This is actually my first ever micro controller project of any kind, so I first started to learn the particular assembly language for the 8751. What I originally set out to do was simply build an alarm with basic functionality, but my initial success ( after MUCH trial and especially error ) with X-10 connectivity spurred me on to add more and more features until I had filled the entire 4K EPROM of the 8751 and had used all 32 I/O pins (actually, I am only using 4094 bytes of the 4096 available. If anyone has an idea for a new feature that fits in 2 bytes, let me know…) . It’s amazing how much you can accomplish with 4K in assembly language! I now have a very complete alarm system with full X-10 connectivity for every function.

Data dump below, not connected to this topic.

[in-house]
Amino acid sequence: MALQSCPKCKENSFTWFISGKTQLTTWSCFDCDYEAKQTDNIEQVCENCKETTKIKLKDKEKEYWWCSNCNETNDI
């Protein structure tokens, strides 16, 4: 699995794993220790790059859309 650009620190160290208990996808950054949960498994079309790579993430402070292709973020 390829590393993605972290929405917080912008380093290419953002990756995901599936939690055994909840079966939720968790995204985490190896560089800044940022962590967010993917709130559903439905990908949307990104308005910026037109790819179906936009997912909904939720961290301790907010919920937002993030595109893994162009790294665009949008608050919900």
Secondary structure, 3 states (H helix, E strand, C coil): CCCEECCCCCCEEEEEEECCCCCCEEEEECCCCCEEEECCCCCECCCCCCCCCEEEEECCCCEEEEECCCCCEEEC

Your first question probably is: how do I get my 8751 programmed ? I have provided you with a downloadable binary file representing an image of the 8751’s EPROM. I had my own EPROM burner and I only needed to buy the micro controller adapter to be in business (by the way, my EPROM burner, a real bargain, came from Needham’s Electronics. I bought it, the PB-10, over 10 years ago. When I wanted the micro-controller module I looked for them on the Internet and there they were, not only still supporting it but even offering a software upgrade for free…). If you do not have an EPROM programmer, you will need to take the binary file to an EPROM programming service. You should be able to find this service at the same place you bought your micro controller, or they can probably refer you to an appropriate provider. Since this is a binary file, no conversion of any kind is necessary. You should, however, edit the file to put in the 4 digit arm/disarm code that you want, as well as the desired 4 digit guest code. Since this project does not have any non-volatile writeable memory, you must have these codes “burned in” the micro controller. The codes are located in the last 8 bytes of the EPROM and are in ASCII. First is the guest code, followed by the main code. As it stands, the file comes with “4096” as the guest code and “8751” as the main code, so the last eight bytes, in hexadecimal, are: 34,30,39,36,38,37,35,31 from locations FF8 to FFF.